Day 7 – Use non-defensive open listening, ask open & closed questions, know the difference and when to use which.

If you practice one of these each day I am sure you will start to see major changes and boost your potential. Follow me at Twitter

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My thoughts on Leadership: A leader must be courageous, temperate, reasonable, and be self-disciplined.

A leader should cultivate a number of other qualities, including sincerity, dignity, industriousness, and sobriety.

A leader should curb arrogance, to rise above pleasures and pains, to stop lusting after popularity, and to control their temper.

A leader must never grumble, to be considerate and frank, to be temperate in manner and speech, and to carry themselves “with authority”.

A leader should be virtuous which means to be perfectly rational and to know both how to act in private life and with respect to one’s friends, business associates, fellow citizens and all human beings.

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In Executive Coaching I help clients to look at and improve all 4 areas of their life; 1) Work, 2) Family, 3) Self and 4) Community/Social. When clients undergo the assessment I suggest that they ask themselves this one question “What is truly valuable in my life?” The answers to this can help start the re-alignment process.

One client, let’s call her Sarah a director of a financial services company. Realized she was spending 55% of her time at work and probably another 20% thinking and talking about work when she was not physically ‘at the office’. She spent little ‘quality’ time with her teenage children and husband and even less time on her diet and exercise. One of her life goals was to climb Mont Blanc. She had never climbed a mountain before, other than the smaller hills in the Polish countryside. After discussion and Sarah’s appreciation of the importance of achieving balance whilst building her career she realised it was possible to get this balance by and achieve her  goal – to climb Mount Blanc.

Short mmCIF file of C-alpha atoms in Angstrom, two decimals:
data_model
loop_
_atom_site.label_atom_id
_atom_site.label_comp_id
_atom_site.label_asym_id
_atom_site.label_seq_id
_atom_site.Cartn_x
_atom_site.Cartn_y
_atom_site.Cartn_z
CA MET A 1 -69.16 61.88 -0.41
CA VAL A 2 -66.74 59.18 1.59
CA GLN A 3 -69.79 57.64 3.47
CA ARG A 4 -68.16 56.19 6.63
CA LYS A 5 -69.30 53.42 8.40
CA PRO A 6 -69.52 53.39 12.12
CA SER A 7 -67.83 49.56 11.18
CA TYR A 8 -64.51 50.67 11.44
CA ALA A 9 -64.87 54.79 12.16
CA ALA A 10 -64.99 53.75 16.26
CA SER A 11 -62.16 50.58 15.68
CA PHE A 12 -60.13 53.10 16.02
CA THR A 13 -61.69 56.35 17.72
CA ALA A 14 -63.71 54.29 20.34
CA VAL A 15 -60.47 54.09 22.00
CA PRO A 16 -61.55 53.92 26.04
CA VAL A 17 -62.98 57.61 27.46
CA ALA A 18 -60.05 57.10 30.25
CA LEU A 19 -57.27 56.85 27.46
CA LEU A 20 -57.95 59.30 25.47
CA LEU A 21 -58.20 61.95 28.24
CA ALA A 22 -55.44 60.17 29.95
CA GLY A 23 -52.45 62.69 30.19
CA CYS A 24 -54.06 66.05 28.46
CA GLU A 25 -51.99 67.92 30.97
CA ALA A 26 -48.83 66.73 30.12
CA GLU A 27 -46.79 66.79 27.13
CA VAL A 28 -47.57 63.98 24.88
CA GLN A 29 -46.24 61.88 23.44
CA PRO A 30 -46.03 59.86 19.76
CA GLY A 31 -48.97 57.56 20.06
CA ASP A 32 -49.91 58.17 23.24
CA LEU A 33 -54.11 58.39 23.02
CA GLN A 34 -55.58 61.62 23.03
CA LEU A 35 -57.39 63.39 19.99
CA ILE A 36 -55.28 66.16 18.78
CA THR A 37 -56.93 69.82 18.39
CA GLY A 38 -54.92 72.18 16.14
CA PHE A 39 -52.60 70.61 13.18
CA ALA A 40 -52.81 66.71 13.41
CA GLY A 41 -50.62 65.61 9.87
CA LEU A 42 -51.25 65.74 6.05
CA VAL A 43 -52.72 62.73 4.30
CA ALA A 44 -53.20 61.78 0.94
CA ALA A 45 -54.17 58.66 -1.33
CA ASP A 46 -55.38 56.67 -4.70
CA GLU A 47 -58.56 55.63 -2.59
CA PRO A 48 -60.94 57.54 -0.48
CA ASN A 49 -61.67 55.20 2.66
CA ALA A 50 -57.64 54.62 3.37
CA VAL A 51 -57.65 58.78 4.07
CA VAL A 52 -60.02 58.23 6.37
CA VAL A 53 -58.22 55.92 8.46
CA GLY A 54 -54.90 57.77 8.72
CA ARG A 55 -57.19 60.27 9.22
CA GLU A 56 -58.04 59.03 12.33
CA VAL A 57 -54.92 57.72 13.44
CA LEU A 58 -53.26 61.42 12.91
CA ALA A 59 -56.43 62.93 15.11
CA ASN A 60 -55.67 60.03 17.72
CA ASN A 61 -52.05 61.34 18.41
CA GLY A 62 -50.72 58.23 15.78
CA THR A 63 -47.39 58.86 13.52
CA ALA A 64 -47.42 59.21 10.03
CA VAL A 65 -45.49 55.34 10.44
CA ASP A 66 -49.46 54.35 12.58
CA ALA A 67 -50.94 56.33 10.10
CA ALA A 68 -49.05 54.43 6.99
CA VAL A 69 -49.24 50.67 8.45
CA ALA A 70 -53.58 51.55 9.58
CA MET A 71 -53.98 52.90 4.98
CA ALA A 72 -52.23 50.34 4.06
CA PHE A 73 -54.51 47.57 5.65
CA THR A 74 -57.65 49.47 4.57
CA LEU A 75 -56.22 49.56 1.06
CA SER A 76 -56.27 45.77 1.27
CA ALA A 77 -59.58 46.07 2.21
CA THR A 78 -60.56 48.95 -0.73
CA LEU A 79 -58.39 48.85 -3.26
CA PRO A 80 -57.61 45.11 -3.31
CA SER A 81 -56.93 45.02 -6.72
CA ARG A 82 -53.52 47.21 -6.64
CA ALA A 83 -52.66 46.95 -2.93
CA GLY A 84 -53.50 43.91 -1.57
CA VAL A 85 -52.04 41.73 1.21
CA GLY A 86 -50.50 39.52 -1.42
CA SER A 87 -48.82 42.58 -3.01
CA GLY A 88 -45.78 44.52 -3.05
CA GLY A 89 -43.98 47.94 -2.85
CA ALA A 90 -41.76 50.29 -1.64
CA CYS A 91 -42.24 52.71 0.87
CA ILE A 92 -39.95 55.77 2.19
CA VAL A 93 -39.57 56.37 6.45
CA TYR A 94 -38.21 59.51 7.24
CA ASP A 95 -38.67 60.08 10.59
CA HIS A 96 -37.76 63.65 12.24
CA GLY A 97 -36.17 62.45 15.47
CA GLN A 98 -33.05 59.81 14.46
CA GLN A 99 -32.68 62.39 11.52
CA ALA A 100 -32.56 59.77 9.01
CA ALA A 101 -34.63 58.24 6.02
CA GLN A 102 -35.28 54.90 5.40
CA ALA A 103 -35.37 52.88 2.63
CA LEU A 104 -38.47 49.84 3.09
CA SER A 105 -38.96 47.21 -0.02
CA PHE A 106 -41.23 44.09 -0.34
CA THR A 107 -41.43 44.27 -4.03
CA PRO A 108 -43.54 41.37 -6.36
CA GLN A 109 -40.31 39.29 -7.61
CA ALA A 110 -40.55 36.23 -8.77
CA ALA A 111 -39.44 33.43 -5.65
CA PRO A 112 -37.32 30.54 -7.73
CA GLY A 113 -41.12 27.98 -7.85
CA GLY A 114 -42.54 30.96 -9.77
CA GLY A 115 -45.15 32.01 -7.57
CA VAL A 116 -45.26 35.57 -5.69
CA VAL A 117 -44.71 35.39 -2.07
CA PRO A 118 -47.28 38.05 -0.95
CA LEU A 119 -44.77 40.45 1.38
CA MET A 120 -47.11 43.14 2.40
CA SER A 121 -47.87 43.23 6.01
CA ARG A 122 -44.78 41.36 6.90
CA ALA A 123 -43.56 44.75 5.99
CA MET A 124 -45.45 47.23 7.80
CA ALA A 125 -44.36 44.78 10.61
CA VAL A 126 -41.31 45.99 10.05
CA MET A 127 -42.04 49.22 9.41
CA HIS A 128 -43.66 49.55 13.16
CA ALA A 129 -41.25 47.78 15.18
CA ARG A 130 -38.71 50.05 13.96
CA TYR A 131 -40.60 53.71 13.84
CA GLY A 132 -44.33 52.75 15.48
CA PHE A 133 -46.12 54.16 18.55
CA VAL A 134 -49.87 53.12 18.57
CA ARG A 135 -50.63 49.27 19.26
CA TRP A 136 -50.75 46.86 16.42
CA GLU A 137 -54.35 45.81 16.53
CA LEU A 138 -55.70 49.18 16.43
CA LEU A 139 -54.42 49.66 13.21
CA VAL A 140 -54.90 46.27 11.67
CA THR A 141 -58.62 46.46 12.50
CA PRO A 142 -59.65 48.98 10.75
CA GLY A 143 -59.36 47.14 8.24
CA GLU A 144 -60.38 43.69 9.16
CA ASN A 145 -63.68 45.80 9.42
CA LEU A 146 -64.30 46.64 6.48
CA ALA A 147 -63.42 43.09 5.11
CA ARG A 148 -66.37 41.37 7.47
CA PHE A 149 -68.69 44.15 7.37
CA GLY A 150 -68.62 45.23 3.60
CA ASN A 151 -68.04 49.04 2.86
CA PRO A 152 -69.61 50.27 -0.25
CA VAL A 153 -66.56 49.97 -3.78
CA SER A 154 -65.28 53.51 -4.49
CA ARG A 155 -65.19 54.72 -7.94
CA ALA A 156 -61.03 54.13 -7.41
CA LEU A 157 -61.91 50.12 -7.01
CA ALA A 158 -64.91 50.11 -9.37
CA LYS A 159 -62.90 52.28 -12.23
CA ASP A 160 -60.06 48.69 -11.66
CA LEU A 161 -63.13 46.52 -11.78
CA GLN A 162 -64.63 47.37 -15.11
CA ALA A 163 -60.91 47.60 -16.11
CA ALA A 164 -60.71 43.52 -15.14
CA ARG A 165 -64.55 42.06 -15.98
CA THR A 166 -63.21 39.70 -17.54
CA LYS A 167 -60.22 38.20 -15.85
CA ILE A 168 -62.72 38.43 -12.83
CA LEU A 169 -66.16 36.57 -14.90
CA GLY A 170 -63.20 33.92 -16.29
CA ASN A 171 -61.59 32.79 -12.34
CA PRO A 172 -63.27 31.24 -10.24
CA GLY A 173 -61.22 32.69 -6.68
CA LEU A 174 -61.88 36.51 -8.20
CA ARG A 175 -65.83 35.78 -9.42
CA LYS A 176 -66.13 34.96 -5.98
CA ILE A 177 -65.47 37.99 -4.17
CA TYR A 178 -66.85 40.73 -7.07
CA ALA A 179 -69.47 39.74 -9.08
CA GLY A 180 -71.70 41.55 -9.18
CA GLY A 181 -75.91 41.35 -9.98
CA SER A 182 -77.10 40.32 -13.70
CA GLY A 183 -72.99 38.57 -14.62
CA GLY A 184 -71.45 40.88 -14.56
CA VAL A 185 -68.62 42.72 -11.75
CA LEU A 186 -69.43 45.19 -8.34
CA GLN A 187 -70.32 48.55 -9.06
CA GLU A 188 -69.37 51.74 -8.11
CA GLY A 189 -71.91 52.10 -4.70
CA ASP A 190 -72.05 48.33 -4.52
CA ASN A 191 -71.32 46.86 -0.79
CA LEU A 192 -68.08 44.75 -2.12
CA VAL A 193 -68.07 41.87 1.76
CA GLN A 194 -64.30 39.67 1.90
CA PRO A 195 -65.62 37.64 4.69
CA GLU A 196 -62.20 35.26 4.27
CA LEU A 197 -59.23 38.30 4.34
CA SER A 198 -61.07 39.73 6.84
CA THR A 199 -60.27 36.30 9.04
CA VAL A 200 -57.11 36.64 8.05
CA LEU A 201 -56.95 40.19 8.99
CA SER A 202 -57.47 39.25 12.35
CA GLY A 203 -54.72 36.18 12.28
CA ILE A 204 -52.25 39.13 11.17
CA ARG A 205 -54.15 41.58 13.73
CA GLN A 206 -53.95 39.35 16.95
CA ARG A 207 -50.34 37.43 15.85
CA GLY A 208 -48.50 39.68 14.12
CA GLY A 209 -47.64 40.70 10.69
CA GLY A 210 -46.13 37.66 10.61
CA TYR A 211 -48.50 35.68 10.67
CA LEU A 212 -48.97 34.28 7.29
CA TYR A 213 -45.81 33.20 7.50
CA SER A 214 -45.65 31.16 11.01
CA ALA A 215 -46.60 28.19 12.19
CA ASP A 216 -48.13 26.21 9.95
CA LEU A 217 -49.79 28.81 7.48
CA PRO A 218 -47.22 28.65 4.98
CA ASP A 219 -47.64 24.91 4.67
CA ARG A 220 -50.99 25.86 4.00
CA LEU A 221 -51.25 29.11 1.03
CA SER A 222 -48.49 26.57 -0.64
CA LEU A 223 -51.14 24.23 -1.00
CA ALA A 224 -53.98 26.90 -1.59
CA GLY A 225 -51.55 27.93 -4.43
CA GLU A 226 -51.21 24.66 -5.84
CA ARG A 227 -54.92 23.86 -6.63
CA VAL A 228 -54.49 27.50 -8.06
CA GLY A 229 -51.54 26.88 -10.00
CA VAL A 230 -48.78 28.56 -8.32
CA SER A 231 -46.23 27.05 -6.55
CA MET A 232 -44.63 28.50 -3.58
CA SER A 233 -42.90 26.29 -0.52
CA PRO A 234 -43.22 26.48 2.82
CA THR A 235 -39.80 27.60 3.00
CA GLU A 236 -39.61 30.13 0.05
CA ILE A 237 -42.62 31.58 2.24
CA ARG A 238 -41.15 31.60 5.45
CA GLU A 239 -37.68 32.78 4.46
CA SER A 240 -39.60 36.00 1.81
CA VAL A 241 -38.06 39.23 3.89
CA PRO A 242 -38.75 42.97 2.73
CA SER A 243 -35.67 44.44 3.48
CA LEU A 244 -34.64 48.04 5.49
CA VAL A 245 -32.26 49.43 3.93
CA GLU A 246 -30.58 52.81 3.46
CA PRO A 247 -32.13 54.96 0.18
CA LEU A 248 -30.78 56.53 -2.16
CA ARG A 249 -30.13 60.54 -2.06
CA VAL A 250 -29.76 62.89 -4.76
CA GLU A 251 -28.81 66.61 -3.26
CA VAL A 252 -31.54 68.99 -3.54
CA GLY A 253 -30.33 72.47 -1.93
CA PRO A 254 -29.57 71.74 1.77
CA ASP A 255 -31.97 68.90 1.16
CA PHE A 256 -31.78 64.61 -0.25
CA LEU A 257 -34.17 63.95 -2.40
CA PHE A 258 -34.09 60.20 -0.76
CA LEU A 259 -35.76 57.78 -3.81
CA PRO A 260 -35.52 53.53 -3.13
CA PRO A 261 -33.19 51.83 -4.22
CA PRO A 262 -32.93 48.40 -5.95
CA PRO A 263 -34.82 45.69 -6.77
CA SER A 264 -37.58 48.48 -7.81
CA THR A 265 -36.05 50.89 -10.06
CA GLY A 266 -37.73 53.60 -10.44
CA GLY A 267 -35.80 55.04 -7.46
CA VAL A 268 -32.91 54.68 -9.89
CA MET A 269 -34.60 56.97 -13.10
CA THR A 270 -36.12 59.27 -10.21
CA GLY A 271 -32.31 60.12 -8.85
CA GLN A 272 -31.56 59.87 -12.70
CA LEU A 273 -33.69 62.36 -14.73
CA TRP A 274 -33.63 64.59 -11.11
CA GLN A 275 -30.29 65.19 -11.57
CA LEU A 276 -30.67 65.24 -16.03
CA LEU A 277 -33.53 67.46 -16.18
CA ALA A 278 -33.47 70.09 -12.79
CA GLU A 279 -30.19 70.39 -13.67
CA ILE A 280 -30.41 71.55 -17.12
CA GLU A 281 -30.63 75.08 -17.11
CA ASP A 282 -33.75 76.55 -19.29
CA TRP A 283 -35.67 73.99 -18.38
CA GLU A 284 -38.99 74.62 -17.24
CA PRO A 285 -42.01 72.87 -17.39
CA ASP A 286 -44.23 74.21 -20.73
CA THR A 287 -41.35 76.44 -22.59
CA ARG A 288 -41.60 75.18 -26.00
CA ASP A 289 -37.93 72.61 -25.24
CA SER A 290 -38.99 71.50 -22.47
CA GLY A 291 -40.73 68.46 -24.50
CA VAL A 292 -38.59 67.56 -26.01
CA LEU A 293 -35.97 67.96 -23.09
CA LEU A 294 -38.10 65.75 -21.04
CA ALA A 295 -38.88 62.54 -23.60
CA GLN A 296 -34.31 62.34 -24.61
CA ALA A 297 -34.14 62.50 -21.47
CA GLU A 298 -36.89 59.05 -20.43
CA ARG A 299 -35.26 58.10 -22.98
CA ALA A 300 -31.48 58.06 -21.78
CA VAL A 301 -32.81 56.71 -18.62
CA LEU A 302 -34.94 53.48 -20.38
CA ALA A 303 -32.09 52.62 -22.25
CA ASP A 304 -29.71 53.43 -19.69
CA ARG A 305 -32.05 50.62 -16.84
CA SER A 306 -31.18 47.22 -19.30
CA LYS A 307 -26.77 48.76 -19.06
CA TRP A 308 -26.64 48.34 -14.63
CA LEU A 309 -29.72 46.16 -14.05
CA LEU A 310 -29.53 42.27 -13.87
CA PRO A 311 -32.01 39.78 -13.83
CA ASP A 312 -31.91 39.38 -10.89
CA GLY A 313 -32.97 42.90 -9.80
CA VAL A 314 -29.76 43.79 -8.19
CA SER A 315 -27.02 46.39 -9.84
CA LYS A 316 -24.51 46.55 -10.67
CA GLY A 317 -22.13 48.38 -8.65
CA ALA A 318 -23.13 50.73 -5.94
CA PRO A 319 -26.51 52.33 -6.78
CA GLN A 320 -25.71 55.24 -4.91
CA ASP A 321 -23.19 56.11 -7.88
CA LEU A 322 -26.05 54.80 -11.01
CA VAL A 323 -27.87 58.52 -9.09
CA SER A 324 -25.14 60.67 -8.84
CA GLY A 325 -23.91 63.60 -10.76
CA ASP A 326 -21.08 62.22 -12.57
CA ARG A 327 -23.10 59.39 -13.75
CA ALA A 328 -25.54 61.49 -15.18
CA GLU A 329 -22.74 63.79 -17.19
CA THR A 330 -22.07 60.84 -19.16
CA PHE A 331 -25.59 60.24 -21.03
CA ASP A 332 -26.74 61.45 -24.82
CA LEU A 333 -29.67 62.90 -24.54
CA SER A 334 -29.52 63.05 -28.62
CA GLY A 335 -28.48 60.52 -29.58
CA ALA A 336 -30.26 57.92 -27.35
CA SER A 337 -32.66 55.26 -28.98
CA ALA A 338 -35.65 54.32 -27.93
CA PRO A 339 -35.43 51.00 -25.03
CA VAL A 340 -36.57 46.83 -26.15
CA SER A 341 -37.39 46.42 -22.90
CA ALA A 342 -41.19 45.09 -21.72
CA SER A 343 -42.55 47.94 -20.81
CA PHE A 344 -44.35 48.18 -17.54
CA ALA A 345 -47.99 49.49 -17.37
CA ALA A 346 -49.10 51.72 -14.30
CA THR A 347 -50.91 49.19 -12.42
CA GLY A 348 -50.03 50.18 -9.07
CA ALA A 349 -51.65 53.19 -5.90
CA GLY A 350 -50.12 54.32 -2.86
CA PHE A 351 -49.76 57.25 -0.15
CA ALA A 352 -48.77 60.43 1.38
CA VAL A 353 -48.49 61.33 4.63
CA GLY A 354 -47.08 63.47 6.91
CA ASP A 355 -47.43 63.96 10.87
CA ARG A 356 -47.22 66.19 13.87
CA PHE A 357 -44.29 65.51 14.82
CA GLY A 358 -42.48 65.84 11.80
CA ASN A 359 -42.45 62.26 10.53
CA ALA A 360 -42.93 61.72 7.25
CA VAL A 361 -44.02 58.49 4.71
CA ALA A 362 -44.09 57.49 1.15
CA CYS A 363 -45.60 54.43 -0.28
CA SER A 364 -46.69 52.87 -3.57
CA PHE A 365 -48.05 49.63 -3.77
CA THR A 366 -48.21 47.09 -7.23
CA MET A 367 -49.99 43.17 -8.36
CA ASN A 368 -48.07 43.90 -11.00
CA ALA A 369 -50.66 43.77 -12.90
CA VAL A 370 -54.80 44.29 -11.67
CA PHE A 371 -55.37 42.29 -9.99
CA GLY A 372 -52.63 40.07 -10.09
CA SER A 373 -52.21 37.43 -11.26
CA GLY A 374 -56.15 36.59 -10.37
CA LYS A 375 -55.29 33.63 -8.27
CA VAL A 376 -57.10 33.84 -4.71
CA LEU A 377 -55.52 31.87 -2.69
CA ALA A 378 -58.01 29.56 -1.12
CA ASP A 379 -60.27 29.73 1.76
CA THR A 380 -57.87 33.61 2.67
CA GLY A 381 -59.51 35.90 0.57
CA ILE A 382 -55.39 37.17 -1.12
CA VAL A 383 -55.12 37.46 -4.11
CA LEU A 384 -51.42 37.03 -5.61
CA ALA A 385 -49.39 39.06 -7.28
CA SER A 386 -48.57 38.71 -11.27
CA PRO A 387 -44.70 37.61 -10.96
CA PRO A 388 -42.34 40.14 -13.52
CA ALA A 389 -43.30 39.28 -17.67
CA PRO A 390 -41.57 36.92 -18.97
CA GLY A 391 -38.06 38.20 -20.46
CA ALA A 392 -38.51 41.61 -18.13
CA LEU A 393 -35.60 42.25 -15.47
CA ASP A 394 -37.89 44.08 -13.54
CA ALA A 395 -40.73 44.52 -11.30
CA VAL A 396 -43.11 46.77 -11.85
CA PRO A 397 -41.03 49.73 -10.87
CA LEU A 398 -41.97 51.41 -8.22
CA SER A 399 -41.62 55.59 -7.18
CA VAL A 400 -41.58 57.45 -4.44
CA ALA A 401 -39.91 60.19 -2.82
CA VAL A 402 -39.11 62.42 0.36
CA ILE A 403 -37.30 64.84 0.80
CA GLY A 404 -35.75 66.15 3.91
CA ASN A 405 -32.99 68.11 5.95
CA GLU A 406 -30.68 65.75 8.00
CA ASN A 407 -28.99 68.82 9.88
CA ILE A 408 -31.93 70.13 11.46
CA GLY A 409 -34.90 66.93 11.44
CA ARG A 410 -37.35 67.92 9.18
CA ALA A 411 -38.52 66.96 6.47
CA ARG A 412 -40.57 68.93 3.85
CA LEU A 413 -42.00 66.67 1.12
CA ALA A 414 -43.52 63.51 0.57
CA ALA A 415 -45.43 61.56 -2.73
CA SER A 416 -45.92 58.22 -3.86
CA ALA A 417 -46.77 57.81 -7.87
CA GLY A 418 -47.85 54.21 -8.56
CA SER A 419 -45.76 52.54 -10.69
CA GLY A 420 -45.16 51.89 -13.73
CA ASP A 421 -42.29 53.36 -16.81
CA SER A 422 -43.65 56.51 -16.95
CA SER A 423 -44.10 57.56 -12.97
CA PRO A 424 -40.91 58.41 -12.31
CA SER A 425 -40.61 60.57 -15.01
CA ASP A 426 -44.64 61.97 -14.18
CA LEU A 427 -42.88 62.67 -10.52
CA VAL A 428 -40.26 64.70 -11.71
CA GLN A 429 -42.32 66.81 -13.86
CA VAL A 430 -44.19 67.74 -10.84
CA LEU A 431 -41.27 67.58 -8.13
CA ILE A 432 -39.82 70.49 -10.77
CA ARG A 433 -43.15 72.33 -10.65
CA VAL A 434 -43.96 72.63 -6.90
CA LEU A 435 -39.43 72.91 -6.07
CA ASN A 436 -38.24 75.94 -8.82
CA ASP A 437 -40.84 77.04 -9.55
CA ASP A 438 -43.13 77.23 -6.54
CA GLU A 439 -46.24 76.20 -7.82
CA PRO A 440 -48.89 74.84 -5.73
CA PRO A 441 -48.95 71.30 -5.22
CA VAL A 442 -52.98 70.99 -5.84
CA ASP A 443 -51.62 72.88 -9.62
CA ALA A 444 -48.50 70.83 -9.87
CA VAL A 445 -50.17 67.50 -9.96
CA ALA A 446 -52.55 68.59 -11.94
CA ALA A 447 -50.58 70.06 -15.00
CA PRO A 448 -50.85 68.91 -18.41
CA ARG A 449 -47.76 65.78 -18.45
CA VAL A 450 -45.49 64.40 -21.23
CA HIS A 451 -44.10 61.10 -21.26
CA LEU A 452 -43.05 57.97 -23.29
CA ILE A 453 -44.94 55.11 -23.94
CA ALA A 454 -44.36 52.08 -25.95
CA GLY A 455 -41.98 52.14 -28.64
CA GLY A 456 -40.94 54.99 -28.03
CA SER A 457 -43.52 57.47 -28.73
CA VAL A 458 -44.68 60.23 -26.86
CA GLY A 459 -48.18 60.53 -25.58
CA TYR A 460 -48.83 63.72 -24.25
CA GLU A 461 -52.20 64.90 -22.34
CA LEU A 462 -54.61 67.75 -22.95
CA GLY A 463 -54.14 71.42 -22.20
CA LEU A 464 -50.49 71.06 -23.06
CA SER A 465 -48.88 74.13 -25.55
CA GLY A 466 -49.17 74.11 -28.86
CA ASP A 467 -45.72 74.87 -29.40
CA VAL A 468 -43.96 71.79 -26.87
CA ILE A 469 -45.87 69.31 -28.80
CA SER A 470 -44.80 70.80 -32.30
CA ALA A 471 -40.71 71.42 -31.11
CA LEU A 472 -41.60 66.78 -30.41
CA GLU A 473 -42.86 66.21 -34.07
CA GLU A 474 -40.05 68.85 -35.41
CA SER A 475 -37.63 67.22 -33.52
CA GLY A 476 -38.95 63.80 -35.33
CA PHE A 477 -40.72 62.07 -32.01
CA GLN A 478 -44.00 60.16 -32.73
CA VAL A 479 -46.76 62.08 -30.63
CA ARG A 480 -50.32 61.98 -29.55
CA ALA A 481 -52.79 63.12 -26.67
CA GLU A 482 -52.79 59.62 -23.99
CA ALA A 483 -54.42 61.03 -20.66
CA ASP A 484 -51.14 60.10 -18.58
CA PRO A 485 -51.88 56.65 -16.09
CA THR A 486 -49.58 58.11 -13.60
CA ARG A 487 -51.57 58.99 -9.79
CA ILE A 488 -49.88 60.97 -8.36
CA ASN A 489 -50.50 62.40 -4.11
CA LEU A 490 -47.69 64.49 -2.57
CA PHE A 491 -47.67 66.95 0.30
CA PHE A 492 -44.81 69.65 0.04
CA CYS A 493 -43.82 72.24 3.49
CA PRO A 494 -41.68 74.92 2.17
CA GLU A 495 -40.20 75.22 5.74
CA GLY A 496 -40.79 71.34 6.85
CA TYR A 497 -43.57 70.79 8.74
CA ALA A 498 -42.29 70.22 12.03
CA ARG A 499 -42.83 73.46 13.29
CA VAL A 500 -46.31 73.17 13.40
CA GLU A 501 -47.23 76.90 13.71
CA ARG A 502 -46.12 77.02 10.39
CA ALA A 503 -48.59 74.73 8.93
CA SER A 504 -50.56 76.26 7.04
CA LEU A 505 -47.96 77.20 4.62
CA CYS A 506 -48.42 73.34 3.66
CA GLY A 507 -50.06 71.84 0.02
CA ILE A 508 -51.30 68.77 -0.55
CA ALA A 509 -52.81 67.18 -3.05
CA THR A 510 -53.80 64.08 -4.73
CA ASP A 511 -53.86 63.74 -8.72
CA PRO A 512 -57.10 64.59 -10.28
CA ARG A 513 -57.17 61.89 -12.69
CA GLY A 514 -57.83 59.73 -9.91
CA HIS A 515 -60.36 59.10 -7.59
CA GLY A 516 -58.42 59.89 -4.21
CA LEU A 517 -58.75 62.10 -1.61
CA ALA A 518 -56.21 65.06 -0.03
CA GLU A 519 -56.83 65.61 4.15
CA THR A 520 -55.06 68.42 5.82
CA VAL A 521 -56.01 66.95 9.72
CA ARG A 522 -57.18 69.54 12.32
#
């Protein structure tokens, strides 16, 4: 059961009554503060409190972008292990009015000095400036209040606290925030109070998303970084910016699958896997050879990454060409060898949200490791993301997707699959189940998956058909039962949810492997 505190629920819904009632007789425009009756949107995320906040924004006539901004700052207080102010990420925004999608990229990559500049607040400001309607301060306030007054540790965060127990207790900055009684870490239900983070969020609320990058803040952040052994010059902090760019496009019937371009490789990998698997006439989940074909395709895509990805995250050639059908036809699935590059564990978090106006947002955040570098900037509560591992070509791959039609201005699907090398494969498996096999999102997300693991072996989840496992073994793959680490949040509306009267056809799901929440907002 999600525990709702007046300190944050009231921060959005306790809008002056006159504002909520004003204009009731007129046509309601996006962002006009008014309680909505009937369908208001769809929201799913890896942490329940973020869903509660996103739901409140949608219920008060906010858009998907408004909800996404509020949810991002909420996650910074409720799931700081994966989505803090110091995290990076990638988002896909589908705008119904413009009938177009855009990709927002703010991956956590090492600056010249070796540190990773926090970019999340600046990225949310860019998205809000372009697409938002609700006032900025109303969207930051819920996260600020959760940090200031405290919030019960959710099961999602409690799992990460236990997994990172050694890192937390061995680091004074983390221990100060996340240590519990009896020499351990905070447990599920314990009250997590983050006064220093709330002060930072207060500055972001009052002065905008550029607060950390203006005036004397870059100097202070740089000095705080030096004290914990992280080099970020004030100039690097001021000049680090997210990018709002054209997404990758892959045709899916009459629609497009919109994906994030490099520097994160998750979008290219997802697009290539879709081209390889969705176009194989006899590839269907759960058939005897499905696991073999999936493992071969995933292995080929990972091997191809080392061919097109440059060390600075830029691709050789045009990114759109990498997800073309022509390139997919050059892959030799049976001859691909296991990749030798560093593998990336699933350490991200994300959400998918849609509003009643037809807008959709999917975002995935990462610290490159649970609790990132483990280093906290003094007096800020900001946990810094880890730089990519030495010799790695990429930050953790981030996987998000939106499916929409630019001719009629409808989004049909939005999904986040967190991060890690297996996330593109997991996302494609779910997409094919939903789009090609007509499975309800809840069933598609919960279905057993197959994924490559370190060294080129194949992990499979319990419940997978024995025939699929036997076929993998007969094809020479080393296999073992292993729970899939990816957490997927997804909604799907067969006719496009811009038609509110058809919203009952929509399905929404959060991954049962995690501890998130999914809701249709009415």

1. Family – enlist the help and support of her family and spend quality time with them on weekend climbing expeditions.

2. Self (Health) – being strong emotionally, mentally, and physically are needed for a successful climb and descent.

3. Work – obtain sponsorship from her employers who can also generate positive PR and Marketing and possibly rope in work colleagues to enhance team building.

4. Community – the climb could be sponsored to raise cash and awareness for a charity of particular interest to Sarah and her family.

Sarah’s family enthusiastically supported her in the idea, including creating a new regime of making the effort to start every day with a family breakfast and evening meal with a focus on healthy food choices, set one evening aside during the week for family exercise (in this case attending the swimming pool together) and doing hill climbing with enjoyable picnics over many memorable weekends.

Her employer committed to sponsor the climb and several other colleagues willingly embraced the challenge, creating a bonding exercise that vastly improved the office working relationship and aided productivity growth.

Sarah was able to raise a substantial amount of money for her family’s chosen charity from friends, fellow employees, her employer, clients and suppliers of her company.

Finally Sarah’s mental and physical health improved dramatically by a carefully planned diet, exercise regime and the satisfaction of accomplishing a goal which gave some significance and balance to her life as a partner, mother businesswoman, and community member.

What is truly valuable in your life?